On January 29, 2019, the SEC announced four settlements with publicly-traded companies for failure to maintain adequate internal control over financial reporting.
None of the companies was charged with making false or inaccurate statements, either about its ICFR or otherwise; indeed, each had repeatedly disclosed material weaknesses in ICFR over many years.
These cases are interesting for at least three reasons:
- They were announced together to send a message about the SEC’s focus on its agenda to strengthen accounting and controls at public companies.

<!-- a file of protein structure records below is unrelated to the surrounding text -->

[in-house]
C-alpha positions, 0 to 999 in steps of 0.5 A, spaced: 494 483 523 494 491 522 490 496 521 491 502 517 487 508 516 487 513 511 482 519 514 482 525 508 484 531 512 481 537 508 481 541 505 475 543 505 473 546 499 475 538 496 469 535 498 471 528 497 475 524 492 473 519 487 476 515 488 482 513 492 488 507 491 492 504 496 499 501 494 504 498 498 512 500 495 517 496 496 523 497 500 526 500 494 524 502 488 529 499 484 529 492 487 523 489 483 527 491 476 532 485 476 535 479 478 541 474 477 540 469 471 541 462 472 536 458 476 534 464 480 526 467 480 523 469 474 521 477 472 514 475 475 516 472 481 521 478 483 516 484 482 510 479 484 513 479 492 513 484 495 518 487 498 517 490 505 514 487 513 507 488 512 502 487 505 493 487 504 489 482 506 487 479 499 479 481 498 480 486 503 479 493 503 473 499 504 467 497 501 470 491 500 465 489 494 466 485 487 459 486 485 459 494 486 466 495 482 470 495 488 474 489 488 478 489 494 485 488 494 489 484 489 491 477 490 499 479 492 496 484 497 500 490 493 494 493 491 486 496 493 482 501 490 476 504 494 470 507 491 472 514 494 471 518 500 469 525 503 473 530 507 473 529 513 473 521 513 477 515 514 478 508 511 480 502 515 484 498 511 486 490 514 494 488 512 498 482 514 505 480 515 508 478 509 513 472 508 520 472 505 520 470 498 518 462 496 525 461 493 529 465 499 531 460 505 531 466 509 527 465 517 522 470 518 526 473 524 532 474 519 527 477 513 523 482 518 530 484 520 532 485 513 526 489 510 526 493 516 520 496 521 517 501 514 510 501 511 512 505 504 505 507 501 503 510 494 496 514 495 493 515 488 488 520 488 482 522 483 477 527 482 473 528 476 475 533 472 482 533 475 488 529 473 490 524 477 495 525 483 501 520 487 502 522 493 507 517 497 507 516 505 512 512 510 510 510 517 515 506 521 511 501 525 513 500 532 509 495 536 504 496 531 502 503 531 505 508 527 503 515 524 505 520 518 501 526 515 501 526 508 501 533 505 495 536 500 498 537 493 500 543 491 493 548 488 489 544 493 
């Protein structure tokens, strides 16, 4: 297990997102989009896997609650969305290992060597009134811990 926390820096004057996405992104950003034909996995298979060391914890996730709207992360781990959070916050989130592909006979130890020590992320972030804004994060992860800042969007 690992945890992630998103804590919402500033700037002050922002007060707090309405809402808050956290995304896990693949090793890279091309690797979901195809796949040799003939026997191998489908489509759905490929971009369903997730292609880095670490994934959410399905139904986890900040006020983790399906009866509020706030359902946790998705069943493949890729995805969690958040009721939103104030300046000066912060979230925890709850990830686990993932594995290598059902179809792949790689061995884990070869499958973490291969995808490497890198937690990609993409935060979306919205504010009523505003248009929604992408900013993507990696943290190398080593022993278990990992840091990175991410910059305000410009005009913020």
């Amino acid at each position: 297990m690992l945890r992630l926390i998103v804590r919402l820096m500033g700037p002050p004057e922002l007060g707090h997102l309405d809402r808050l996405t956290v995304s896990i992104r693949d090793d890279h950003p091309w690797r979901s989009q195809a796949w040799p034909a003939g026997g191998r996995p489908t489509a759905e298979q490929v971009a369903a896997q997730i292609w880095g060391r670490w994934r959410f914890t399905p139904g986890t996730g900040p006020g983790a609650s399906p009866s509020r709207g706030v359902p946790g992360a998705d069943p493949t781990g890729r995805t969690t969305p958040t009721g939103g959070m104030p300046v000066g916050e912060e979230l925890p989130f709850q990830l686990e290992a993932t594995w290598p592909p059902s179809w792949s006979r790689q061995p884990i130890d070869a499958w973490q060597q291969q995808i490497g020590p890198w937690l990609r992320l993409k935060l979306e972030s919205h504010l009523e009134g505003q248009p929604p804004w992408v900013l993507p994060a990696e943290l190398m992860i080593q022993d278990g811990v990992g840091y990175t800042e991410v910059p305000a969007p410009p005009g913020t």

- The cases are about controls, and not about disclosure. Material weaknesses in ICFR are not just a disclosure issue: a continuing failure to maintain adequate controls is a violation of law, even if the failure is fully disclosed and there is no other disclosure problem.
- The cases join several recent instances in which the SEC has shown a willingness to use the internal controls provisions of the Securities Exchange Act of 1934 independently of specific disclosure requirements.
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